Anna Piaggi, by David Bailey 55

“We are all canvases. We’re all blank canvases when we get up in the morning and we paint ourselves” - Patrick McDonald

The exceptional characters captured by Cunningham (however unrealistic they may seem) could be described as the genuine style article. Taking inspiration from such a person’s unique mishmash of style could be a great way to add a little diversity to your ensemble, but adapted too heavily and you could land yourself a ‘cookie cutter’ image. The same applies with character fashions. Perhaps this is the key to something so rare and beautiful that it deserves to be captured by the likes of Bill. Anyone can pull together a replica ensemble seen in a recent magazine, but it takes real personality and style to combine and produce a look which is entirely your own. A regular style muse of Bill Cunningham, Patrick McDonald, explains fashion expression as a means of artistic relief; “We are all canvases. We’re all blank canvases when we get up in the morning and we paint ourselves. Sometimes we’re surreal, sometimes we’re impressionistic, sometimes we’re modern, it just depends on the day.” This view that we all choose to ‘paint ourselves’ suggests that we are all, perhaps unconsciously character dressing to some extent.


One expanding leisure pursuit, taking over the daily dressing habits of ‘ordinary people’ is a more extreme take on character dressing. ‘Cosplay’ short for ‘costume play’ originated in Japan and involves donning yourself with costumes and accessories to represent a specific character or idea. The trend which was drawn from popular fiction in Japan, rapidly spread to America and the UK, where American cartoons and science fiction are also being used as inspiration. Muses are often sourced from manga, anime, comic books, graphic novels, video games, and fantasy movies, but ‘Cosplay’ can involve any entity from the real or virtual world that lends it’s self to dramatic interpretation being used as a subject. Although many take pride in expertly designing costumes to perfectly match or represent the genuine articles, for a small group of people ‘Cosplay’ is about subtlety. Whilst the majority of ‘Cosplayers’ are out parading their efforts in fantasy role play or photo shoots, there has being an uprising of everyday ‘Cosplay’. Unlike usual ‘Cosplay’, everyday ‘Cosplay’ doesn’t involve wearing your passions on your sleeve, but secretly applying references in your choices that to anyone but you are totally unrecognisable. Journalist Elizabeth Grunewald, an avid everyday ‘Cosplayer’, references most of her choices in clothing to characters from television, movies, and comics. “That tote bag” she says “Liz Lemon”, “my pearl necklace, Lisa Simpson”, “The last jacket I purchased, I did so because it reminded me of Rose Tyler”. ‘Cosplay’ may take over your wardrobe ambitions and cause you to abandon the trend band wagon, but according to its fans, will provide copious amounts of fun and subtle ‘Cosplay’ that’s gone unnoticed by everyone else can add a mysterious spring in your step.


1. Dina, A New Kind of Beauty, Phil Toledano. 2. Pyllis Galembo, Ngar Ball Traditional Masquerade Dance. 3.Madame Peripetie, Pugh-atory, Cleaner. 4. Madame Peripetie, Pugh-atory, Super Model.


“Challenge the human anatomy, and turn it into an unrecognisable state.” Another type of style being described as ‘character culture’ is the manipulation of the body, through permanent technique, dress, and art forms. In recent publication ‘Dopple Ganger’, a range of looks are explored that challenge the human anatomy, and transform it often into an unrecognisable state. Character culture is about pushing the boundaries of shape, texture and composition to create something completely un-ecountered in human form. As awe inspiring, these works of art are our gut response is usually of shock and disgust, as our eyes absorb a form that to us initially appears monstrous. Phil Toledano raises a similar question in his portrait collection “A New Kind of Beauty”; which encompasses a series of photographs demonstrating extreme plastic surgery endeavours. The response that explains this collection states “I’m interested in what we define as beauty, when we choose to create it ourselves.” “When we re-make ourselves, are we revealing our true character, or are we stripping away our very identity?” These questions raised by Toledano, speak for the wider perspective of the way we present ourselves. Does our aim to look like a certain “type” of person take away the more intricate identity we already possess? If dressing to our own standard and taste is the key to a life long search for personal style, and contentment, what does this mean for fashion? Characters are after all timeless, you only have to look at those repeatedly reworked looks that hold the fine strings of fashion. Searching for your ‘character’ can be a life long mission. After dabbling myself in character cultures and fashions, I found that each can provide some much needed wardrobe direction at times of inspirational drought. You see in “Bill Cunningham New York”, it is actually not “all about the clothes” as he says, it is in fact all about the person. Although Bill maybe yet to realise it, his avid photographing of the street ‘catwalk’ have documented each person and their character in his photographs. Often natural and un-posed, Bill captures the true essence of his subject at that single tiny moment in time. For many I believe the clothes are not the focus, but a component along with expression, stance, background and companions that make up the complexity of a person. The vivacity and delight shining out from many of these photographs isn’t caused by the clothes alone. Put them all on a mannequin in a white room, and I am sure we would find the ensemble less than half as exciting, and definitely wouldn’t be smiling and glowing inside when we cast our eyes upon it. Although the fashion industry is made up of so many characters, (take John Galliano, Vivienne Westwood, and we’re besotted with the likes of Lady Gaga, Tavi Gevinson) the modern industry seems to be missing the key component of what realistically makes clothes interesting; the character who wears them.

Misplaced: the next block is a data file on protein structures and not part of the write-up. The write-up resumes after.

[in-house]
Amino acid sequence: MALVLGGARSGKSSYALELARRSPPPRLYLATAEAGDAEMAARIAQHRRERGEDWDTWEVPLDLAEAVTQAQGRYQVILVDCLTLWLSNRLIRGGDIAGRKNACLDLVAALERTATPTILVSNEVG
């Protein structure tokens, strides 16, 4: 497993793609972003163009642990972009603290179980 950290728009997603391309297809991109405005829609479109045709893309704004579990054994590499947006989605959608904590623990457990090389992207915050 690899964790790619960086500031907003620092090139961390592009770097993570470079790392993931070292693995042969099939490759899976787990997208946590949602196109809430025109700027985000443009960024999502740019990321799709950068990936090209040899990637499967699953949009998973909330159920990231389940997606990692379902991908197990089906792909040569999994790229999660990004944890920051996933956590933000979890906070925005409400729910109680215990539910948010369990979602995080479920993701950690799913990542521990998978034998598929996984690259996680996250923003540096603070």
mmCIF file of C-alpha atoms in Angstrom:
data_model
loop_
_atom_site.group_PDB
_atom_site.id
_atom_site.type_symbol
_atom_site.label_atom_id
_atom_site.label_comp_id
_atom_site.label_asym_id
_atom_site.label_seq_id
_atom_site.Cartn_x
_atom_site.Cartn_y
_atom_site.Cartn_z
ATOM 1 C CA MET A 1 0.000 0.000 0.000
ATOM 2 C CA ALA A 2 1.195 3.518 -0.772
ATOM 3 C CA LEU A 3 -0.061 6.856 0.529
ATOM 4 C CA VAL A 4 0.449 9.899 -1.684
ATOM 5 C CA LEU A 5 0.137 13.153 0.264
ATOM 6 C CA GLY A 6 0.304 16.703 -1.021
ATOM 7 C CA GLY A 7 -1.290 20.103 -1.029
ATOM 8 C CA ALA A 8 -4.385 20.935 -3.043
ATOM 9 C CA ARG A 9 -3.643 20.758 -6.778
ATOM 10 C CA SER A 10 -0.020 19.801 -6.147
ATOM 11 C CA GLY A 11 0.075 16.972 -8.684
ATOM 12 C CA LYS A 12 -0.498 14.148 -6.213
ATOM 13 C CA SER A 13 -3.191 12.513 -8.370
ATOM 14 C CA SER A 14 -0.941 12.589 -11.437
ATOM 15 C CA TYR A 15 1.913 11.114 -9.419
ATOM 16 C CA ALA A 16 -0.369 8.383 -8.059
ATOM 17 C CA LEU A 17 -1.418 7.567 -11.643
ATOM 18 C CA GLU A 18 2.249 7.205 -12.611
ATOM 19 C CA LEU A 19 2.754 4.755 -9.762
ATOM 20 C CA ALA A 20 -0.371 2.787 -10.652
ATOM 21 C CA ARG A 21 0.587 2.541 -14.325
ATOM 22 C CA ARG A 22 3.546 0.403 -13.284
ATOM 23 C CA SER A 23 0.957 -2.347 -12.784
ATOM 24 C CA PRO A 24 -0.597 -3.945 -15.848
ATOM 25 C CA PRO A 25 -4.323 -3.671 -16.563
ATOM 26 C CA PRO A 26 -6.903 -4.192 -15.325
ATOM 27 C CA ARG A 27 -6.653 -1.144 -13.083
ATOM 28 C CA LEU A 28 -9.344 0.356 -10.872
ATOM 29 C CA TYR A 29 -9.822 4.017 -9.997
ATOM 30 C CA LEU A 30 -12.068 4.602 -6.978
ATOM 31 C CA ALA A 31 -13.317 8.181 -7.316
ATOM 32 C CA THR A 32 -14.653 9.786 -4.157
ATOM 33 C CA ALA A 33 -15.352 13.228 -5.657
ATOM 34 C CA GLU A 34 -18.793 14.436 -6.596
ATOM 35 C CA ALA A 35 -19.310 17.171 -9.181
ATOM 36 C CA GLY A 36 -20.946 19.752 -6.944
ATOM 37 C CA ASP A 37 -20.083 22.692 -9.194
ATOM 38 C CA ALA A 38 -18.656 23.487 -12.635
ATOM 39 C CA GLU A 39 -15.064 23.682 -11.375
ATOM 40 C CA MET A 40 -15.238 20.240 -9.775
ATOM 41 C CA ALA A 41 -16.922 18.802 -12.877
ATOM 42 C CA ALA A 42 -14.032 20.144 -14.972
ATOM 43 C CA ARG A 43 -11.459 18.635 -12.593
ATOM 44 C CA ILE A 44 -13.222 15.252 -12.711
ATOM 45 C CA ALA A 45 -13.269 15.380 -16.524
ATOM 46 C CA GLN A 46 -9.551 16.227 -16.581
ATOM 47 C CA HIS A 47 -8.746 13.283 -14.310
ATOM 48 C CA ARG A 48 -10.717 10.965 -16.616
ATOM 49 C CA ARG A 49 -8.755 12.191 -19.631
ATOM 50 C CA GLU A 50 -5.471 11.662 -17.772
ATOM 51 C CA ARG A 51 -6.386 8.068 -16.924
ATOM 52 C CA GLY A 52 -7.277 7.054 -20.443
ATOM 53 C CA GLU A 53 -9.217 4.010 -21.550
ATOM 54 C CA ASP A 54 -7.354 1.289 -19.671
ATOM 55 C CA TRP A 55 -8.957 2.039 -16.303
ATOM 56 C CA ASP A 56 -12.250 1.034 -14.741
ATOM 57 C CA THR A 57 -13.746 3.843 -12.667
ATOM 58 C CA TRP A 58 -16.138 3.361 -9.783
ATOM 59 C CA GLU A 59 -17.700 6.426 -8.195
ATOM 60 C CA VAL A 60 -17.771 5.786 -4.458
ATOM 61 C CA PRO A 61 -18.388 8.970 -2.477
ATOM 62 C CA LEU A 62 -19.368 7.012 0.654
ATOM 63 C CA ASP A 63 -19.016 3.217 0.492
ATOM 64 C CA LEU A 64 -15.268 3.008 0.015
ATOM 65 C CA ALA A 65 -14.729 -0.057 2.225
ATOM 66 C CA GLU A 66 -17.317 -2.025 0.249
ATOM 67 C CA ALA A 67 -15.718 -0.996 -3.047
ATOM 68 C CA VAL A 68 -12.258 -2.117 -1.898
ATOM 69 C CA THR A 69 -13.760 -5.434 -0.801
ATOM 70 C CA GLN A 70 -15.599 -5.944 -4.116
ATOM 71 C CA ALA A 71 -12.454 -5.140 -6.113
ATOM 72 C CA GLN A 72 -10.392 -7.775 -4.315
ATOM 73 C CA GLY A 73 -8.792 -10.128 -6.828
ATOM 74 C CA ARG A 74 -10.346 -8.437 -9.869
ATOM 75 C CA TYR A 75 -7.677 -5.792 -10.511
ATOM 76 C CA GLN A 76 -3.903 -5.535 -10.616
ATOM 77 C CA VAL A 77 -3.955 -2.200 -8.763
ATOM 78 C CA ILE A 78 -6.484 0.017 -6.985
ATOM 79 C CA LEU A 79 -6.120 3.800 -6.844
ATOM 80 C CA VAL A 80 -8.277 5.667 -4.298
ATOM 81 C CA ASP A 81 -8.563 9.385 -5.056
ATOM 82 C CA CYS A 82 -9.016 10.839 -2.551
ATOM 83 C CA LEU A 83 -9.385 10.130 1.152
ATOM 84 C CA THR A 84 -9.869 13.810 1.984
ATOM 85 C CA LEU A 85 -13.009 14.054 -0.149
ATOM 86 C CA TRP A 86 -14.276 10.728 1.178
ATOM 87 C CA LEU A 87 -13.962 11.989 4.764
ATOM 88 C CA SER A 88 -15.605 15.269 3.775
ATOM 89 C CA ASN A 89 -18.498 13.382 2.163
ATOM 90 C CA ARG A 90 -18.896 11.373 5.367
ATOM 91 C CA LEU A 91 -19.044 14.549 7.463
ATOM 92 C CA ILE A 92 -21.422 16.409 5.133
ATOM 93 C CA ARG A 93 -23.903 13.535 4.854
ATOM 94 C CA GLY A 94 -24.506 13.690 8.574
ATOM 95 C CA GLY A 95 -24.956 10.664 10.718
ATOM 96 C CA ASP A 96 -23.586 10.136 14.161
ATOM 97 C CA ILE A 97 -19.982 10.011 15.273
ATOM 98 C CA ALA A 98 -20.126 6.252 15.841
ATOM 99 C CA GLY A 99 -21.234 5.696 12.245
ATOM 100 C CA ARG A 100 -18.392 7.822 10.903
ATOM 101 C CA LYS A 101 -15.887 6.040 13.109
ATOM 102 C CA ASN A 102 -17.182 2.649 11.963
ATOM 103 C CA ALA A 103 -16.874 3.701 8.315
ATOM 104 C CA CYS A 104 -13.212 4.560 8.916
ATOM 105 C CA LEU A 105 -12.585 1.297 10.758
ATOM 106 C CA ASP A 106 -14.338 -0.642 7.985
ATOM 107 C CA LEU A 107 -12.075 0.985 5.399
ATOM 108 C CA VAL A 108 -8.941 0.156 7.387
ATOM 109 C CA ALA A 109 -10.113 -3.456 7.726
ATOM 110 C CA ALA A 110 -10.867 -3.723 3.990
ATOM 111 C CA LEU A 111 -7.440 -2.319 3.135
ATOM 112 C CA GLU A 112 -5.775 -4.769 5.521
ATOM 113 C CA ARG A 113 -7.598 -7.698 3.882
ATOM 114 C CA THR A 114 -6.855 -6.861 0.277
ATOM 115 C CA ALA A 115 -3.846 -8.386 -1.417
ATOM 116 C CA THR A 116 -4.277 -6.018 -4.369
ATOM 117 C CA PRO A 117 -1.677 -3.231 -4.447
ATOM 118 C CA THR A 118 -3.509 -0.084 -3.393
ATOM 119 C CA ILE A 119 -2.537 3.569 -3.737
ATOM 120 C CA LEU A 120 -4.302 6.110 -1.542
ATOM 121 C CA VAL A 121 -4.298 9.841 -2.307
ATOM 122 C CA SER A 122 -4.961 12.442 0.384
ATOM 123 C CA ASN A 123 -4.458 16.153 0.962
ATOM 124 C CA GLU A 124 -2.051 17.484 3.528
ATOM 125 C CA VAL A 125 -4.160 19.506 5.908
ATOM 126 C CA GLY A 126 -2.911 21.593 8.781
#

“Giggles and Curls, Ribbons and Bows, They’re so Adorable, Right Down to Thier Toes." Re-live the innocence of youth through style. Choose bases of soft brushed cottons, jersey and textured wool, with lace, ribbon and broderie trim. Cute collars, ankle socks and kitsch prints, add a contemporary spin. Where your pigtails messy and low, for edgy 60’s appeal.

Photography and Styling - Chelsea Settle Make-up - Hayley Lowther Model - Ellis Bartlett


As We got older we let the monsters into our beds.

Ellis Wears: Candy pink Bruushed Cotton Top, £12 La Senza. Floral Pyjama Shorts, £12 Topshop, Pelerine Lace Frill Ankle Socks, £8.00 ASOS, Ribbons, stylists own.

All dressed up and no place to go.

Ellis Wears: Nude Chiffon Blouse. £40 Topshop, Aubergine Hat, £6, Fur Stole, £7, both Primark, Pearl Necklace, Vintage.

Teddy Bears Picnic

Ellis Wears: Cornflour Blue Dress, £40 Loves, Pelerine Lace Frill Ankle Socks, £8.00 ASOS.



Ellis Wears: Polkadot Shift Dress, £12.99 H&M, Two Birds Necklace, £30 Tatty Devine.

Ellis Wears: Two Birds Necklace ,ÂŁ30 Tatty Devine, Bunny Ears, stylists own.

Carrying a Crush Zatchels Glorious leather, handmade Satchels!


Each piece of shoulder candy can be purchased at Zatchels online. Look out for the new collection instore at Liberty London.

Dilly Dally  

Contemporary womens fashion, art, lifestyle and culture magazine.

Dilly Dally  

Contemporary womens fashion, art, lifestyle and culture magazine.